death(having lost)put on his universe
and yawned:it looks like rain
(they've played for timelessness
with chips of when)
that's yours;i guess
you'll have to loan me pain
to take the hearse,
see you again.

Love(having found)would up such pretty toys
as themselves could not know:
the earth tinily whirls;
while daisies grow
(and boys and girls
have whispered thus and so)
and boys with girls
to bed will go,

(Complete Poems, 1904-1962)

That, my friends, is a poem! Love and death in the lost and found; or, the wager between the two; what boys and girls will do, though "boys" and "girls" must be taken openly, inclusively here. (We'd lose half my family if not...;-) )

Enough from me. I'm off to lie on the table, and slide up and down--"Breath in" [PAUSE]....."Hold your breath"...[PAUSE] ... "You may now let out your breath"....[PAUSE, NOISE] "Breath in"..[PAUSE] ... "Hold your breath"...., belly filled with two quarts of the barium juice. And for those who haven't done it, don't believe the comments, the barium drink is pretty much as good/bad tasting as pepto or maylanta or any other chalky drink. It's a cake walk.

Too early to evaluate the day, but I'll say Franky Scale, 8, you get at least 8 points just for the cummings' poem.

Tuesday, May 16, 2006

5.16.06, [New] Poem & Warranty Update

[short addition tonight]
I cannot find what book of his, what journal, rag, or paper it's from but here's a Robert Creeley poem that might provoke--this the one found written upside down in the back cover of Althusser's The Future Lasts Forever--a brilliant book, more later... Now Creeley:


There is that in love
which, by the syntax of,
men find women and join
their bodies to their minds

--which wants so to acquire
a continuity, a place,
a demonstration that it must
be one's own sentence.

When the "mean find women and join / their bodies to their minds" I'm reminded of the cummings' poem, and "boys off with girls will go..." or something rather like it--the rest of the poem is about death, with the clincher being this continuing continuing.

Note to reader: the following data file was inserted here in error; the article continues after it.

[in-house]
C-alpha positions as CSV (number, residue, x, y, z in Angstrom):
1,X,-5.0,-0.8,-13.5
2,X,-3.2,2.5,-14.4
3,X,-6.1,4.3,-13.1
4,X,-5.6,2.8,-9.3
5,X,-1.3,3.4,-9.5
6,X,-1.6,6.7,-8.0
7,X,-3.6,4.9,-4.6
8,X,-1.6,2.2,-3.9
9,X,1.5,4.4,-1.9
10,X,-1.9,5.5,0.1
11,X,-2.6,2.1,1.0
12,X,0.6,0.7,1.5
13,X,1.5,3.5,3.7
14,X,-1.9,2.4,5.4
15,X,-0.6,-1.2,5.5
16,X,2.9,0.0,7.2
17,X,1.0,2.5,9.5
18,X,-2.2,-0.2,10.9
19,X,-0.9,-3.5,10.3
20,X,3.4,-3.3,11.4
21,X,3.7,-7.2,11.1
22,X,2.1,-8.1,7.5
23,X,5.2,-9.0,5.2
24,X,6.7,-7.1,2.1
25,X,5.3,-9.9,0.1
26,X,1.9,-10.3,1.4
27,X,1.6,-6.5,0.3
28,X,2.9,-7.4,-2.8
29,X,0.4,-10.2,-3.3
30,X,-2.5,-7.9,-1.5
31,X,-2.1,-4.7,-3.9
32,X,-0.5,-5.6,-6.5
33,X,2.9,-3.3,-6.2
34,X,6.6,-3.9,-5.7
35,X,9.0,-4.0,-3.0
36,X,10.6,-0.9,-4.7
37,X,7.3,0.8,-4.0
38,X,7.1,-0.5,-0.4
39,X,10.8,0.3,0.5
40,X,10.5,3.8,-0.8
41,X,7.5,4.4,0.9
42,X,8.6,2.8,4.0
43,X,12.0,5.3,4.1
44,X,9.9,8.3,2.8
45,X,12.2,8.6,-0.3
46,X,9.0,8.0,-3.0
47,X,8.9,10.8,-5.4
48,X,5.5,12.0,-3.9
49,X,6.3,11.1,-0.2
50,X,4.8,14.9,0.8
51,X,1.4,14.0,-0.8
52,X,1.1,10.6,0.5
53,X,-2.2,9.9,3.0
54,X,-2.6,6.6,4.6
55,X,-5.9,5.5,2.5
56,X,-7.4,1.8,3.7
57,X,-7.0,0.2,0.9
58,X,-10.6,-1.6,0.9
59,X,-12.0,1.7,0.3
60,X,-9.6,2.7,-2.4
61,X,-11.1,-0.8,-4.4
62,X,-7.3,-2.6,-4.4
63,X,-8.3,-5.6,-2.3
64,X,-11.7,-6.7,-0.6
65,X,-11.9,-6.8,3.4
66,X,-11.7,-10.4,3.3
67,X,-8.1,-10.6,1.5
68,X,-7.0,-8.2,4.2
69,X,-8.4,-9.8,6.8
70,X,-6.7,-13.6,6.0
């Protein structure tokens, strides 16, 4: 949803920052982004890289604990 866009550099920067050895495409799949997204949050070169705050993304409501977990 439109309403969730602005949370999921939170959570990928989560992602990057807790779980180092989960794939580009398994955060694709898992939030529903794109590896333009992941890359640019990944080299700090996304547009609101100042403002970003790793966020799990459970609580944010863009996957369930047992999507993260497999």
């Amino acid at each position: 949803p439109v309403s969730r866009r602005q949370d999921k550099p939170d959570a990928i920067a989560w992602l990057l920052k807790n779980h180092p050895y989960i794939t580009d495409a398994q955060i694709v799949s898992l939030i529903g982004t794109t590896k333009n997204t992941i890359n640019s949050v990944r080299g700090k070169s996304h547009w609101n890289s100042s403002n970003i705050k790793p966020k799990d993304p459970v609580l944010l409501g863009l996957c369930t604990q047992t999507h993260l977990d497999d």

Till tomorrow.

[what was already found here]
A mundane post, informational, short. Later today there are some poetic things I'd like to post: poems submitted here (ever and always Other Peoples Poetry), a poem I found scribbled into the back cover of an Althusser book, etc. For now though this.

(Does everyone listen to Erik Satie? I highly recommend it. I have him playing the background, a perfect blend of simplicity, experimentation, and some whimsy to keep it balanced out.)

Tomorrow is the Restaging I wrote about, but there are a couple of modifications. Tomorrow is going to be the CT scans, drinking my two quarts of barium smoothly--yum--waiting, then lying on the table that slides up and down through the very expensive tube. All of which is pretty simple. No pain, no worries. Just a short fast and a hospital visit where they will 'access' my port-o-cath (which I recently learned is the proper spelling--another spelling correction from an early post: Dr. Melfi of Sopranos fame is spelled like that, with an "e," but I was spelling it wrong for a while. Apologies to the good doctor.)

So the 17th is restaging, the technical side of it, but I just learned that on the 18th I meet with my dr. in the morning to discuss the radiography and whatever other data they have. That means the 18th will really be the telling day, if there is anything new to tell. This means an extra day, a reprieve, or if you like, another 24 hours of anxiety. If there's news to come, then, it will be after the 18th. I'll report back then.